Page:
II. A GODLY MOTHER’S CLASS

II. A GODLY MOTHER’S CLASS

As God's people, we are not to leave our children's education to the schools. There is no greater need in America than for Christian parents to get back to the Bible when rearing their children. Jesus Christ and His Word must be at the center of education. It is impossible to have a good education without Christ. Without the Bible we might be able to teach a person how to make a living, but without the Word we'll never teach him how to live. "That from a child thou hast known the holy scriptures" (). The word translated "child" means a new born or infant, a babe. This emphasizes the fact that a child needs to be taught and can be taught spiritual matters from the cradle. Though the child's mind may not comprehend the Scriptures as an adult can, reading the Scriptures in the child's presence, even when the child is in diapers, will have an effect on the child. Grandmother Lois and mother Eunice would be Timothy's first teachers (), and how well they taught!

"From a child" Timothy was rooted and grounded in God's Word. The word translated "child" here is brephos, which means literally "embryo," or "newly born babe." So Timothy imbibed the Scriptures with his mother's milk. Her lullabies were the Psalms. The songs she sang around the house were Hebrew hymns. She taught him to read from the Bible and to respect it as the foremost and final authority on all matters. And when his mother wasn't teaching him, his grandmother was. Timothy's father must have been a very tolerant man, or perhaps he died when Timothy was still young.

From boyhood, Timothy knew about Moses in the bulrushes, Moses at the burning bush, Daniel in the lions' den, and Elijah on Mount Carmel. Timothy was taught about the Mosaic Law and God's righteous demands; about the moral law and the ceremonial law; about the sacrifices, the offerings, the tabernacle, and the temple; about Hebrew history of the Jewish people. Timothy read the prophets and learned about the Hebrew hope of a coming Messiah.

By the time Paul came to his hometown, Timothy's heart and mind had been well prepared. He responded at once to the message of "salvation through faith which is in Christ Jesus." Thereafter, Paul was not only Timothy's spiritual father but also his mentor. Under Paul's instruction, Timothy's learning went beyond anything that his godly mother and grandmother could teach him.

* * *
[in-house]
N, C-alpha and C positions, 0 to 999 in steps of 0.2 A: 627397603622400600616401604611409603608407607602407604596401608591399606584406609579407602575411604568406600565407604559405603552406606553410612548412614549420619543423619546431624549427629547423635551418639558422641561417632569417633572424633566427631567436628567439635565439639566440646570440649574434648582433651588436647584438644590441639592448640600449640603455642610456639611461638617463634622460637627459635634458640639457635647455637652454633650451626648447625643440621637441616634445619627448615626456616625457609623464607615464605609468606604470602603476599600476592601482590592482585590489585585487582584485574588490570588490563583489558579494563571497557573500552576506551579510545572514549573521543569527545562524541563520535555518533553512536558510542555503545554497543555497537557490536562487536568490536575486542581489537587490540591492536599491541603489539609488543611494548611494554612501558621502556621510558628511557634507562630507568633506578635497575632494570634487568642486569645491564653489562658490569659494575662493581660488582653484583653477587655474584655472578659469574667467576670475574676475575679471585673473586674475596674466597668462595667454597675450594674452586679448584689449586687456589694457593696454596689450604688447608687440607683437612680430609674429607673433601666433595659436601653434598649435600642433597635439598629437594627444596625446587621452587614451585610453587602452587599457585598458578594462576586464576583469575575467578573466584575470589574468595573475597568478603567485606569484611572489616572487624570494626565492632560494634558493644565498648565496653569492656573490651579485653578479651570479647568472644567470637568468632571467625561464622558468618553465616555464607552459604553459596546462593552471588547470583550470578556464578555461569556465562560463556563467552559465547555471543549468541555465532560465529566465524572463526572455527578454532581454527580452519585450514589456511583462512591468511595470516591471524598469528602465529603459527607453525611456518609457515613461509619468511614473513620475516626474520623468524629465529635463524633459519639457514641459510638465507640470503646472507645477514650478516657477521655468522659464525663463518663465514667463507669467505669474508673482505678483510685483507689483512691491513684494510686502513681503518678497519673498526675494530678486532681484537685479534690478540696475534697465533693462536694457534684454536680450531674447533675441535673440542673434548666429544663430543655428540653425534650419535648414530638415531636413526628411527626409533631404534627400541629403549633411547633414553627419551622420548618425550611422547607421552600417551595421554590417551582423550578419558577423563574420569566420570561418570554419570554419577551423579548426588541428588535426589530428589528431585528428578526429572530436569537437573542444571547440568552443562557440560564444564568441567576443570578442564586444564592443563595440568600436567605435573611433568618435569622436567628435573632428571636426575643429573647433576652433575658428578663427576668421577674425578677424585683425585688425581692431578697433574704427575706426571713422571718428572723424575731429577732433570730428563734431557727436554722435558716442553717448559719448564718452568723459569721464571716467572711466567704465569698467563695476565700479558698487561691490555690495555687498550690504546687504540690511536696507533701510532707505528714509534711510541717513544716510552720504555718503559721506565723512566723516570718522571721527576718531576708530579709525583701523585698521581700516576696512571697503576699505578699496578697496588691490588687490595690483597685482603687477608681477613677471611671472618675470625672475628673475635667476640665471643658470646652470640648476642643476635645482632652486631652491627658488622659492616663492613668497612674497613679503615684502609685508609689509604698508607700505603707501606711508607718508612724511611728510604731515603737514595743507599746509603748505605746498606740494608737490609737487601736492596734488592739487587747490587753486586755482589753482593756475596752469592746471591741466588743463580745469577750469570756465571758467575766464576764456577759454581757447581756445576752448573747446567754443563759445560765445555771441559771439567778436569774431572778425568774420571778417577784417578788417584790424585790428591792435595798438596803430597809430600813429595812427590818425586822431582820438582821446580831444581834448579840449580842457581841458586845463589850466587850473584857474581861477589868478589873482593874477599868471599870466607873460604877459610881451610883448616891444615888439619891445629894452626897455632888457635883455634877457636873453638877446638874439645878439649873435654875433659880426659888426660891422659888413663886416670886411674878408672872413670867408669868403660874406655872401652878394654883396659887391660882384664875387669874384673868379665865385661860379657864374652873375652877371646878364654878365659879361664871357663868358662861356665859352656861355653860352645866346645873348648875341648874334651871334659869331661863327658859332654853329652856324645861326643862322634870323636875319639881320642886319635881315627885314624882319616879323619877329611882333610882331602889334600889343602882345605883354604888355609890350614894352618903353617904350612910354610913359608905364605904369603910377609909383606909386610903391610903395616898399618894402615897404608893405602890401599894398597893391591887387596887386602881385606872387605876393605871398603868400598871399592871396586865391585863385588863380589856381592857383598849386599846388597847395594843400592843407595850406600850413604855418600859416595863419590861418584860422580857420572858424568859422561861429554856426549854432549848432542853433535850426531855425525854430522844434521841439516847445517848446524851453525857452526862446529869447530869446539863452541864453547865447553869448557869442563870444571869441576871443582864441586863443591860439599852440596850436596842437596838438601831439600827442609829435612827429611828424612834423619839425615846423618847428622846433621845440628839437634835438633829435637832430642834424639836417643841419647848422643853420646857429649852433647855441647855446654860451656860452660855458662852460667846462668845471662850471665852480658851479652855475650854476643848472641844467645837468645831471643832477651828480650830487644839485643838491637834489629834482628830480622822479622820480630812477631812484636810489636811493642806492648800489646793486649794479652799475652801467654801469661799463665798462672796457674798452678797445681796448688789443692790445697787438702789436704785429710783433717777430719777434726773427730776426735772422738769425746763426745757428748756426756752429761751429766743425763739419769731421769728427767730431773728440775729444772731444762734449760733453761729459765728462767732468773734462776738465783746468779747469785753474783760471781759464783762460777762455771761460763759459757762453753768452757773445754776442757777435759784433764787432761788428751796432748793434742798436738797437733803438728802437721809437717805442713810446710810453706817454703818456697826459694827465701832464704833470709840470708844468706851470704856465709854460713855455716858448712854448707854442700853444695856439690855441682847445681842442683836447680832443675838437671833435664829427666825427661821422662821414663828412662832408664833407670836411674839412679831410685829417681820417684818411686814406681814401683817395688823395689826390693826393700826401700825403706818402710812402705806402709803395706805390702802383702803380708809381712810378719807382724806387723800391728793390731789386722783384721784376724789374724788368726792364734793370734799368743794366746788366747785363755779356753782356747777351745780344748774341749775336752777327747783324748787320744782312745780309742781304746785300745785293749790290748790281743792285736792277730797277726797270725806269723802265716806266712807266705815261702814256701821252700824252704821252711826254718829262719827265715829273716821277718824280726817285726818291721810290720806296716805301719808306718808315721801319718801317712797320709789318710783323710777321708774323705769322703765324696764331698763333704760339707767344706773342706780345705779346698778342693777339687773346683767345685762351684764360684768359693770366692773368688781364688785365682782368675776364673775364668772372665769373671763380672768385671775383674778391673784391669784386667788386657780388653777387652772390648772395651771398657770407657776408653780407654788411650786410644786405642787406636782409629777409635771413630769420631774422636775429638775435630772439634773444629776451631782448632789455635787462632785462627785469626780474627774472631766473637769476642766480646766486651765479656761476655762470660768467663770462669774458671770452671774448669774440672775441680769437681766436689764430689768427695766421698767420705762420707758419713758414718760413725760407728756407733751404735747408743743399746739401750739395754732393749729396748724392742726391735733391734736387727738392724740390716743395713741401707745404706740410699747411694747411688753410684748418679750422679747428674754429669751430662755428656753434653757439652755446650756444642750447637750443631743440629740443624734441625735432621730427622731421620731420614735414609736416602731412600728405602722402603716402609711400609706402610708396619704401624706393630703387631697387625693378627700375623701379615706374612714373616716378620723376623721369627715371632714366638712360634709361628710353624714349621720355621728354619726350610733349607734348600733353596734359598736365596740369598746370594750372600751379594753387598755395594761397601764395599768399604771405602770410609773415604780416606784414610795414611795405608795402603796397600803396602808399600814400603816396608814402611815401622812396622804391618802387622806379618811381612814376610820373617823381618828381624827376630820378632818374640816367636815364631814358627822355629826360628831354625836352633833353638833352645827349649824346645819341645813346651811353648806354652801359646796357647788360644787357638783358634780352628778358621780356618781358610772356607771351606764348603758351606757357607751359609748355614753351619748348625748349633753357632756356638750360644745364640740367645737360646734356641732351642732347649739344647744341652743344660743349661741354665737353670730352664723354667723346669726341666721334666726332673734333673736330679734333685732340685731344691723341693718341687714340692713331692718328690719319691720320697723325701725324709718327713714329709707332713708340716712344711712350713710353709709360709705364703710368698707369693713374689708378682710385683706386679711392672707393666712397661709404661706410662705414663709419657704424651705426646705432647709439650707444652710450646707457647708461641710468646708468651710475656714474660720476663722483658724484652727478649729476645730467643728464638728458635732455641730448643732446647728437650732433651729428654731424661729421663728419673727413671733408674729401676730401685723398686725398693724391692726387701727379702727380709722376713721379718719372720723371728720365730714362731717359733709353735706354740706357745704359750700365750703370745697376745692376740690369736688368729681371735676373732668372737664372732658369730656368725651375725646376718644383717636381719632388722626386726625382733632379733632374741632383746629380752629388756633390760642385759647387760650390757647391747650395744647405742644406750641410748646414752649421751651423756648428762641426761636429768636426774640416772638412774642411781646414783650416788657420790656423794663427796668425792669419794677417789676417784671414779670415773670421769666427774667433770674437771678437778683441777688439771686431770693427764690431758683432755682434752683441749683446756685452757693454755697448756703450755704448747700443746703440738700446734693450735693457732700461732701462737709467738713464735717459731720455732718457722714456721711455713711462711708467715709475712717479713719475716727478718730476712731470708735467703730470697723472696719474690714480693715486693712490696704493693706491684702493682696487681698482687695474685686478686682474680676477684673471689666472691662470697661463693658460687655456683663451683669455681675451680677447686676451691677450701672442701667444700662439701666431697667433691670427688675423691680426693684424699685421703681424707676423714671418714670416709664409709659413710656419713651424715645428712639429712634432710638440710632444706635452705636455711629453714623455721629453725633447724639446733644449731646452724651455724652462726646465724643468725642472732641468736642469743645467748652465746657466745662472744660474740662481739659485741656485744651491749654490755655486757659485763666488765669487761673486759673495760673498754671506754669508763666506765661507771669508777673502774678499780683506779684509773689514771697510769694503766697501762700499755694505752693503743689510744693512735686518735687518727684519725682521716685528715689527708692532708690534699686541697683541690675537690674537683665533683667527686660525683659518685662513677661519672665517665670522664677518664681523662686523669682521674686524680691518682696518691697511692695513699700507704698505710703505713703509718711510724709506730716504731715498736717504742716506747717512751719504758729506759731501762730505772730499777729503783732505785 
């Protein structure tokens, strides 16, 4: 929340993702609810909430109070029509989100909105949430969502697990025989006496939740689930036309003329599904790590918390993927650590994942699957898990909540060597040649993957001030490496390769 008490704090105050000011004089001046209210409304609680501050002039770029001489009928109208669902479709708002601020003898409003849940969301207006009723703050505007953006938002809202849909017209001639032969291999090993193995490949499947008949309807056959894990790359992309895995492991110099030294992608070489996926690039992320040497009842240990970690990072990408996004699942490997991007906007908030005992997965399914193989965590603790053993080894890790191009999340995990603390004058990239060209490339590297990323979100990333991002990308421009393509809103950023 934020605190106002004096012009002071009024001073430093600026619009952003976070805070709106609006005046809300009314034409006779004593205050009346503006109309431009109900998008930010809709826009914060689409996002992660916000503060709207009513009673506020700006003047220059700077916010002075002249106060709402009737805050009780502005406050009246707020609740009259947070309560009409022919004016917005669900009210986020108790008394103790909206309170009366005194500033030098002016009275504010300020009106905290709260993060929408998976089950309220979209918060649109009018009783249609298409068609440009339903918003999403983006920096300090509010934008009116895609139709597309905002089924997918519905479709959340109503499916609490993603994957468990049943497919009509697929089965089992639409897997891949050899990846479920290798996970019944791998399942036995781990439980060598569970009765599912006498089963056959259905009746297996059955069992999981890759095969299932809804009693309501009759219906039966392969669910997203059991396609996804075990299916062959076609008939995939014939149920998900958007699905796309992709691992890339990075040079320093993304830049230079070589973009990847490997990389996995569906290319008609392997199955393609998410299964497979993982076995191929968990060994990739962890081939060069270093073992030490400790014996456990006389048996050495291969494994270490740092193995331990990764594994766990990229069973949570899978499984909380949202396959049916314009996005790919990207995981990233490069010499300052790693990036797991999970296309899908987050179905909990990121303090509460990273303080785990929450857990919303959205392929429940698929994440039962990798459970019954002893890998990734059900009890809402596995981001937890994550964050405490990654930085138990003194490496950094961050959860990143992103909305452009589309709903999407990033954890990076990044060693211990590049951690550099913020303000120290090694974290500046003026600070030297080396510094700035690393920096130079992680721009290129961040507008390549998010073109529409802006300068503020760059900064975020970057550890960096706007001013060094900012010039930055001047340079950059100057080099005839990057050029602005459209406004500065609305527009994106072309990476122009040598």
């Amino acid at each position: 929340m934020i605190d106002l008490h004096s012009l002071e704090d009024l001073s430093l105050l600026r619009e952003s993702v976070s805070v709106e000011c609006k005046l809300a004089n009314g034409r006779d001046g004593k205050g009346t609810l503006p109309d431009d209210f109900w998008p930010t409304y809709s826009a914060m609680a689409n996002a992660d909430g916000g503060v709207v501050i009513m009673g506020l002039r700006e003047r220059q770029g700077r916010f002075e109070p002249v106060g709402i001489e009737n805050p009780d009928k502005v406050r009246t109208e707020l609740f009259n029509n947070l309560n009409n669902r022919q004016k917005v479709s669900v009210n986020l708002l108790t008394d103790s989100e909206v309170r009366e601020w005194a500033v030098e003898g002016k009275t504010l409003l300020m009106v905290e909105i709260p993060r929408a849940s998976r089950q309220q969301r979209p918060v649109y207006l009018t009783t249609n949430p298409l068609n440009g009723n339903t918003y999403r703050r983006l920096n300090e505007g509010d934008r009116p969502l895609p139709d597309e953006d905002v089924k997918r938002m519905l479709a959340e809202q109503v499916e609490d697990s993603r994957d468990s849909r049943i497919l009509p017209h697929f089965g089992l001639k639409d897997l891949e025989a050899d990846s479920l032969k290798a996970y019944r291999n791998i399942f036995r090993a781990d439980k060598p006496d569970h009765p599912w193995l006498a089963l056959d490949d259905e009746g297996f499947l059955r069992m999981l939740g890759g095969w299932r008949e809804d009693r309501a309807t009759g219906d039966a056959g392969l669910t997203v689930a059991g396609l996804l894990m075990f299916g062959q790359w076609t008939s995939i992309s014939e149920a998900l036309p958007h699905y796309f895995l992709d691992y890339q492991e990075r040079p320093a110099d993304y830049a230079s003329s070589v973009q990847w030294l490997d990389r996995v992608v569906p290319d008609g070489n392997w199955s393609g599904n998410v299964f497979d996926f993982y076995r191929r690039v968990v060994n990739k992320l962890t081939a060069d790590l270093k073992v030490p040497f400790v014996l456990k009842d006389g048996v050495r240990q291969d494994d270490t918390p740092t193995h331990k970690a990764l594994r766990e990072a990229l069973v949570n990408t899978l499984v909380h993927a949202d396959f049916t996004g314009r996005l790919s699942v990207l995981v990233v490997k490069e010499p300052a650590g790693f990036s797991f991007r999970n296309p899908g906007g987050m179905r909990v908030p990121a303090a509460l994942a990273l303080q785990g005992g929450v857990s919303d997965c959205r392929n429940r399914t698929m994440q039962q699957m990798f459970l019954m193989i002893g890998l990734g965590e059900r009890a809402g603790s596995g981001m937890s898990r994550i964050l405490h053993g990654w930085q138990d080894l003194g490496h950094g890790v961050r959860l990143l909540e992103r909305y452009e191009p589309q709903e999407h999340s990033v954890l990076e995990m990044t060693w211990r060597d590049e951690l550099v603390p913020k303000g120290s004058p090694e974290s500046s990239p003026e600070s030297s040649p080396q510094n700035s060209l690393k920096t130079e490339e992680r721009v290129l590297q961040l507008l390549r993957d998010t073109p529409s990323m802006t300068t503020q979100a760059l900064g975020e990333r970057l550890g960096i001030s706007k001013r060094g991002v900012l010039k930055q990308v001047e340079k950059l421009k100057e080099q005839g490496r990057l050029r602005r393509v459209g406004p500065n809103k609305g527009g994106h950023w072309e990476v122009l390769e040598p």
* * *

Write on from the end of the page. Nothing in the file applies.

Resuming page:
III. A GODLY MOTHER’S CURRICULUM

“and you know that from childhood you have known the sacred Scriptures, which are able to give you wisdom for salvation through faith in Christ Jesus." (). The main source of Timothy's learning has been the Scriptures. In his time that would be the Old Testament because the New Testament did not yet exist.

“and you know that from childhood you have known the sacred Scriptures, which are able to give you wisdom for salvation through faith in Christ Jesus." (). The main source of Timothy's learning has been the Scriptures. In his time that would be the Old Testament because the New Testament did not yet exist.

Timothy's father was a Greek (). Likely enough, he had told his little boy stories about the greatness of Greece and her gods and how Mount Olympus was their home. There were many gods such as Zeus, the father of the gods; Hermes, the messenger of the gods; and Neptune, god of the sea. Timothy's mother told him that the imaginary lawless, lustful gods of Greek mythology were really imaginary gods made in the image of fallen man.

Timothy's father probably told his boy Homer's tales about Ulysses, Helen of Troy, Circe, the Cyclops, the Sirens, Medusa, and the Minotaur—once-upon-a-time stories full of adventure, excitement, and narrow escapes. He also told him of historical accounts of Philip of Macedon and Alexander; of Thermopylae, Salamis, the Spartans, and the wars with Persia; of Athens and Mars Hill; of the golden age of Greece; and of Plato, and Aristotle. And little Timothy no doubt listened with wide-eyed wonder.

But Timothy's mother and grandmother were Jewish, and they had other tales to tell Timothy. They told Timothy about Adam and Eve; Cain and Abel; Abraham and Isaac and Jacob; David and Goliath; Samson and Delilah; Moses and Pharaoh; and Joseph, Jonathan, Jeremiah, Jonah, and Job. These were the stories that captured the mind and heart of Timothy.

After all, what was Mount Olympus compared with Mount Moriah, Mount Sinai, or Mount Zion? What was Hercules compared with Samson? What were the gods of Greece compared with the Elohim-Jehovah-Adonai of the Jewish people? Who could settle for human reasoning when he could have divine revelation? So young Timothy's heart turned toward the Scriptures. In the battle for his soul, the fairy stories of Greek religion lost out to the truths of Scripture.

, The Preacher's Outline & Sermon Bible – 1 & 2 Thessalonians, 1 & 2 Timothy, Titus, Philemon, (Chattanooga: Leadership Ministries Worldwide, 1991), WORDsearch CROSS e-book, Under: "C. The Godly Mark of Living in the Scripture, 3:14-17".